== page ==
Hotels are finally beginning to implement messaging strategies that make it easier for their guests to get in touch with them via SMS, WhatsApp, Facebook Messenger, WeChat, and the like. But how are they doing that, and what's next in messaging?
The growth of select-service brands from the major hotel companies isn't slowing down at all, and for good reason: They're easier to finance, build, and there's a clear demand for them. In short, it's a clear sign that hotels are learning to listen to what customers really want, as well as adapt to the new on-demand economy.
Again, we have to ask: Why aren't hotels doing more to prevent these kinds of credit card data breaches, and why does it take operators so long to inform their customers?
The big talking game we saw during the first quarter may have softened a bit in the second, but it's clear hotel CEOs are committed over the long term to pursuing and winning the direct bookings war.
You've heard of asset light? Hyatt's Unbound Collection might be termed brand light as the chain, and its competitors, seek to attract unique properties into their respective folds. The chains are attracting properties that want the advantages of some corporate affiliation without too much of it.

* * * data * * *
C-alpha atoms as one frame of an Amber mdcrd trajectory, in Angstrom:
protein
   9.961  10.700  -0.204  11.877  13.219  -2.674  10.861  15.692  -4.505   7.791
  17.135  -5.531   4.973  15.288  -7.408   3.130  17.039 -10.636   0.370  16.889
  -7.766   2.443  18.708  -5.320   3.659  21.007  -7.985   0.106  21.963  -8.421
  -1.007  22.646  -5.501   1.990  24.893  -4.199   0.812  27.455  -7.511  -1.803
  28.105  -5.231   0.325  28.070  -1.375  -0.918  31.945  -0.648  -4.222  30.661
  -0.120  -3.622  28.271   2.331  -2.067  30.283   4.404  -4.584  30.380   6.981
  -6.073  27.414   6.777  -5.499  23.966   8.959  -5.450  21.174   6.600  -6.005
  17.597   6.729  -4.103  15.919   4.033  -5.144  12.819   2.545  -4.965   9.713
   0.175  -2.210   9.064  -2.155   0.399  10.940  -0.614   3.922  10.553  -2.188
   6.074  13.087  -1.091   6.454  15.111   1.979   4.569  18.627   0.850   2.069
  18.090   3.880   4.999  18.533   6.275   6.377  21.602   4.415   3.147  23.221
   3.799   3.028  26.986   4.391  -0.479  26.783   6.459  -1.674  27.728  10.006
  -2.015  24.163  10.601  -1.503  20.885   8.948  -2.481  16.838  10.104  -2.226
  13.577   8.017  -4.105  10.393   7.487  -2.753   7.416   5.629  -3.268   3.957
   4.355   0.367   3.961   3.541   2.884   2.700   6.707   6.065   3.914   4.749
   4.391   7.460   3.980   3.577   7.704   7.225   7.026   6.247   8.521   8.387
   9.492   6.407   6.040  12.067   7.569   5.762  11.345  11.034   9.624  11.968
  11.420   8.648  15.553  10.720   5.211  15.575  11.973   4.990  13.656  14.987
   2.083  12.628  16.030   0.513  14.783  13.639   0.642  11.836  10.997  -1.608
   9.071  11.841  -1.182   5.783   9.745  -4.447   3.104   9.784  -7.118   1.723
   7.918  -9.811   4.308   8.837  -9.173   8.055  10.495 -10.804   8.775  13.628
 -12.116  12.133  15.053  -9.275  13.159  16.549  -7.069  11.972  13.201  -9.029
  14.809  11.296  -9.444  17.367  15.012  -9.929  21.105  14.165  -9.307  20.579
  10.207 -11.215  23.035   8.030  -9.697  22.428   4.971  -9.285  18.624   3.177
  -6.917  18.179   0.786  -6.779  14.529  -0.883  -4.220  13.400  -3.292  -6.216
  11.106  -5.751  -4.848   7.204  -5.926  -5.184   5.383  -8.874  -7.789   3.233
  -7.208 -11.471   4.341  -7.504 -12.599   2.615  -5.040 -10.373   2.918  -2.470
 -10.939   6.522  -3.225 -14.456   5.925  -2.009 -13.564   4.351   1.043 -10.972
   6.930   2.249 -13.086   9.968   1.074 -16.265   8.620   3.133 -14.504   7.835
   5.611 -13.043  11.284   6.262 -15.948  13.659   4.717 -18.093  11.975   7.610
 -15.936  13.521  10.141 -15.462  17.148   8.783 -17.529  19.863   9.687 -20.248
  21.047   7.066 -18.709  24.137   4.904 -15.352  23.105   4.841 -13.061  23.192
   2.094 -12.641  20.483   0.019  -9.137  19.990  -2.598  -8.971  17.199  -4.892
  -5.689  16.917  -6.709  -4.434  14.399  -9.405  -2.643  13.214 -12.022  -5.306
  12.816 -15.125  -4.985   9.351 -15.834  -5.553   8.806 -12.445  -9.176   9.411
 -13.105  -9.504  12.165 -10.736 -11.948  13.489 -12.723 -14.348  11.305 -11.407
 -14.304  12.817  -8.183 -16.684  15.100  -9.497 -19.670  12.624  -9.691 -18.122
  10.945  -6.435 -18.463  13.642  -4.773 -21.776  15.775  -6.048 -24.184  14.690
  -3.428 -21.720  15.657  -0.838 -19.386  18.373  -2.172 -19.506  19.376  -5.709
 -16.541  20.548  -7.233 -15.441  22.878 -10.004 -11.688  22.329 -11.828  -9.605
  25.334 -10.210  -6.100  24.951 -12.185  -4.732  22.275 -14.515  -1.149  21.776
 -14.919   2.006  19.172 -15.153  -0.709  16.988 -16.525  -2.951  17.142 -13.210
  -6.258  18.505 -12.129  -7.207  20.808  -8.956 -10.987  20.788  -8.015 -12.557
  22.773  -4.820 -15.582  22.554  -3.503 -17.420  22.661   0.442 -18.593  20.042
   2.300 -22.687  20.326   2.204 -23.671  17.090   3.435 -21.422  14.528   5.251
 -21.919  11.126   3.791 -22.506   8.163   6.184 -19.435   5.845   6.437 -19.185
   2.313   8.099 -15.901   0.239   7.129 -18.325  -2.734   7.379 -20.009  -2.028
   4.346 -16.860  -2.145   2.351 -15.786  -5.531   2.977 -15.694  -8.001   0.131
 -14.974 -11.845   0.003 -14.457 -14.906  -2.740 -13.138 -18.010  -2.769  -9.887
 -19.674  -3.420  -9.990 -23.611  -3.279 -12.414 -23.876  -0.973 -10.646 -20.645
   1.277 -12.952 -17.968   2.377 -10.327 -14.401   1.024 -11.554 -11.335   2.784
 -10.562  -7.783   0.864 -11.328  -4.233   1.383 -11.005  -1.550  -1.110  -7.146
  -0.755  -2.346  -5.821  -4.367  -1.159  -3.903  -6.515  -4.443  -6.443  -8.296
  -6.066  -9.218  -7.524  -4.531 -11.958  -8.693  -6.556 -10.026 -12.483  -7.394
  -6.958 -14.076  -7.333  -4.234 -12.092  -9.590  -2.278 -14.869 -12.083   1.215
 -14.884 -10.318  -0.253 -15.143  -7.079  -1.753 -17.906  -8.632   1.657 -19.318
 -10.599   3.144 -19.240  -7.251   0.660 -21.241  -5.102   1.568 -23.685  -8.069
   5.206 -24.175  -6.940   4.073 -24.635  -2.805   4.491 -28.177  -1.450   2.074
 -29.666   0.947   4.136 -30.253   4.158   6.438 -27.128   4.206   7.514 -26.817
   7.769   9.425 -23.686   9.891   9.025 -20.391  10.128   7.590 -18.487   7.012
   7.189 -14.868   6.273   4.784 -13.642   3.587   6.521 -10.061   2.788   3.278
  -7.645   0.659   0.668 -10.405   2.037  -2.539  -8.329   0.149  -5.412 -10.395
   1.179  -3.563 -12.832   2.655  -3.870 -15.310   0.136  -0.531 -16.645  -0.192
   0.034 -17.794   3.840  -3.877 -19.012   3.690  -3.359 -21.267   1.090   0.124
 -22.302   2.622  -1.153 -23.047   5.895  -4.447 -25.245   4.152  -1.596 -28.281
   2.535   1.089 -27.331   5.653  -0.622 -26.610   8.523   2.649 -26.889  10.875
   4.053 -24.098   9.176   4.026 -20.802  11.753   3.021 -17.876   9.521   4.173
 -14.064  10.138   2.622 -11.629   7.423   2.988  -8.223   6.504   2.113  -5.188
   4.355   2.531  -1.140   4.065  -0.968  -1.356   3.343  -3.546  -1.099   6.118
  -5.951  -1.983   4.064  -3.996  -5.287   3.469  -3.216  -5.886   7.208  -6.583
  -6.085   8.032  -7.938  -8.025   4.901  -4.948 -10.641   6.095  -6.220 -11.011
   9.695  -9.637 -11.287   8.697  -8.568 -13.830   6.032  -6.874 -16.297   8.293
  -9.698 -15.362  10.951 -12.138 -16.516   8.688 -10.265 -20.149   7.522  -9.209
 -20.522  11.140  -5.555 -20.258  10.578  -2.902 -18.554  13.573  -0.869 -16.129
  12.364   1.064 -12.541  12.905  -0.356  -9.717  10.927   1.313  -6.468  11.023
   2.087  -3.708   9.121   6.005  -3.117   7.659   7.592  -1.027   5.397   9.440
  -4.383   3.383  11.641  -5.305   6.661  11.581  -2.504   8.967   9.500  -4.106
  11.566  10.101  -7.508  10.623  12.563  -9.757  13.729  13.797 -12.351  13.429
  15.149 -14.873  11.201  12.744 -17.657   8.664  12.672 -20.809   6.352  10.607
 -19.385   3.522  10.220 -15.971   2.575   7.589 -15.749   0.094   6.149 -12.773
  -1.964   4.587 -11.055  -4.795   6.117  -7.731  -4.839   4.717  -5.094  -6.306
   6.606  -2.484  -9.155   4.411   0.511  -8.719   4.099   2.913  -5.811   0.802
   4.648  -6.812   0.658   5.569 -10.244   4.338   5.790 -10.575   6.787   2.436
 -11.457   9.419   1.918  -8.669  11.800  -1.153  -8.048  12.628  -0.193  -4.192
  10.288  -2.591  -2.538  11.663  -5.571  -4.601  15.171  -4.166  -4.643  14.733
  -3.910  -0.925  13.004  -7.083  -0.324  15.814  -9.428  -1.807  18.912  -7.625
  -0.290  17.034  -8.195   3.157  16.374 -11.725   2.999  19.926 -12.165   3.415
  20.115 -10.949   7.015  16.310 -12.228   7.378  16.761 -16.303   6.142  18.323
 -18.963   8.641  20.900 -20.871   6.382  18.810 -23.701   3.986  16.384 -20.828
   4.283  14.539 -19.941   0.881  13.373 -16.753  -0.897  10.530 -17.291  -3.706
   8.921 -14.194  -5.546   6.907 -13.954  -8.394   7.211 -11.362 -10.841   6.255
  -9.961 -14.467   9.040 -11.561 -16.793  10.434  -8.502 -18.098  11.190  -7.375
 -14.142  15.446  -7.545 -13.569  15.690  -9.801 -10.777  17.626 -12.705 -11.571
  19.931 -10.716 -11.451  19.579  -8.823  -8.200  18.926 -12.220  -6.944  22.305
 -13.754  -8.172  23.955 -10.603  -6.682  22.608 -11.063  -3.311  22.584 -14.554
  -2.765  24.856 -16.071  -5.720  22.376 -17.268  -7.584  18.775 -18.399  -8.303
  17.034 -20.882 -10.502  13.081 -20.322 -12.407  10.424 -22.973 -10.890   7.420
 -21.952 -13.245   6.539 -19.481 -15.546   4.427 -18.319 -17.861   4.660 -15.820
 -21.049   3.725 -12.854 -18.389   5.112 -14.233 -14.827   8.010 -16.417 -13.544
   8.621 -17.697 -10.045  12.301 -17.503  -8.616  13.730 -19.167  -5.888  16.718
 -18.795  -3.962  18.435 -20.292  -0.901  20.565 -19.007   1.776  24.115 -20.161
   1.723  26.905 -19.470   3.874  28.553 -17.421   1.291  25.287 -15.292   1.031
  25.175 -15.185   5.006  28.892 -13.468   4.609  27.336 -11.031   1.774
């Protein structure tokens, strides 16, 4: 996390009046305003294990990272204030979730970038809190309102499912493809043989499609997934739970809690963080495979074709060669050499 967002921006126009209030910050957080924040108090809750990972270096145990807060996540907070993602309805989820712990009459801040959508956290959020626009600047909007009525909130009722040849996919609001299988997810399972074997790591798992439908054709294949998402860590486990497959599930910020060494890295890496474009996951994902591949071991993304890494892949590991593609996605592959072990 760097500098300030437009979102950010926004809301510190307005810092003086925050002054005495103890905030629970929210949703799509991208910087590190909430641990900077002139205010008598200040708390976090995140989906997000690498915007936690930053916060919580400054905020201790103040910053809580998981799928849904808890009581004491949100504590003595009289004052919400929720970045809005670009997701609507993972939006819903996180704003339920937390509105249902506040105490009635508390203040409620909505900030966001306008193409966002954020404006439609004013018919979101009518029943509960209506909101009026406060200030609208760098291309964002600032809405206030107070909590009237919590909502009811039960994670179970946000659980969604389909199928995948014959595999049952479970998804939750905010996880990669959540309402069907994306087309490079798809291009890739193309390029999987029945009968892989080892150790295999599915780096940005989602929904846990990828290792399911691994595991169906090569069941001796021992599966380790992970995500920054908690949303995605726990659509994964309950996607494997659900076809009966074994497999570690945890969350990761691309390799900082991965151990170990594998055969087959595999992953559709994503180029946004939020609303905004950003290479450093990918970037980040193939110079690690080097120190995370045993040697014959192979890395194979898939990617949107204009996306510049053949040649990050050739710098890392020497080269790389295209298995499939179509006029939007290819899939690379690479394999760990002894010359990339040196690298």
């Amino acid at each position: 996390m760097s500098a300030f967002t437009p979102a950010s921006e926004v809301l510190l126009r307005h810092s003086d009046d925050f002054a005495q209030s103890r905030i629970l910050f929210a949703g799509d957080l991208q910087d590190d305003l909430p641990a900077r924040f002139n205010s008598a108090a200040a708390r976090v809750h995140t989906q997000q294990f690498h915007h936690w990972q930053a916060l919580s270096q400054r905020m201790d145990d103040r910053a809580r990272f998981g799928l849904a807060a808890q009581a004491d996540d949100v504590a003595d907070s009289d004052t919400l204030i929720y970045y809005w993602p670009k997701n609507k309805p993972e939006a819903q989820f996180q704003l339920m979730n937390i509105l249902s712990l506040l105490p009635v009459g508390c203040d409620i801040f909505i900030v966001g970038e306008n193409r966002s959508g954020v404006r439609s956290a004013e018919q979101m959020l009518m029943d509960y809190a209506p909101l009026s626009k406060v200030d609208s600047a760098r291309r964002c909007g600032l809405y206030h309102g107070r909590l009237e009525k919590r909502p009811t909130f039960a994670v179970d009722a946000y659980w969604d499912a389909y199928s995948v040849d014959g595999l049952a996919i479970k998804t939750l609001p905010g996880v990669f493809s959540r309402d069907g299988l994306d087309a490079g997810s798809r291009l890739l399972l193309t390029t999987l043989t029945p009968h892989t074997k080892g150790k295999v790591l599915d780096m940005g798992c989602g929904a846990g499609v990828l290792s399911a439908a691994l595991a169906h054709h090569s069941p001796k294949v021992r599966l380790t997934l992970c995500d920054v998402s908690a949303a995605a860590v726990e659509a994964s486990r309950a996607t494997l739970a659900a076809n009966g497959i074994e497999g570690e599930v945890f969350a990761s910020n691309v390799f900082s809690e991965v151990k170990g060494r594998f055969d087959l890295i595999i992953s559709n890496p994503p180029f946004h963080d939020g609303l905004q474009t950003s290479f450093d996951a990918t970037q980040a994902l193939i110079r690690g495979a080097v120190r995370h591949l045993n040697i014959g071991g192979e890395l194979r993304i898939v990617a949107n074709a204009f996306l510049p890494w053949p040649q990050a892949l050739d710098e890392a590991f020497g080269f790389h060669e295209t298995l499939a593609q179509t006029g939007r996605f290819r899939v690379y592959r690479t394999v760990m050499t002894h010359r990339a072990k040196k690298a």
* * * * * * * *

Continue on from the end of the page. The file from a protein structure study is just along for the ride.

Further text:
Unlike its peers, Hyatt is strategic about property sales rather than fully embracing an asset-light strategy. If it does sell properties, expect it to invest in others in a market where the real estate is not as overvalued.
Not all hotel loyalty member rates are created equal, and it pays to read the fine print.
If this year’s study is any indication, it’s clear guests are expecting a whole lot more from hotels than they have before in the coming year.
The Jeff Katz and Boston Consulting Group startup Dihedral -- with an assist from two major airlines and four hotel chains -- can turn out to be something huge or meander nowhere like some of the traveler journeys they'll be charting. Certainly the two have a track record and they are hitting all the right notes, including Big Data and experiences.
Unfortunately missing from these lists, however, are smaller firms that may, arguably, treat their employees just as well as these bigger ones do. Still, a lot of companies, regardless of industry, could learn from the ways in which they treat and value their workforces.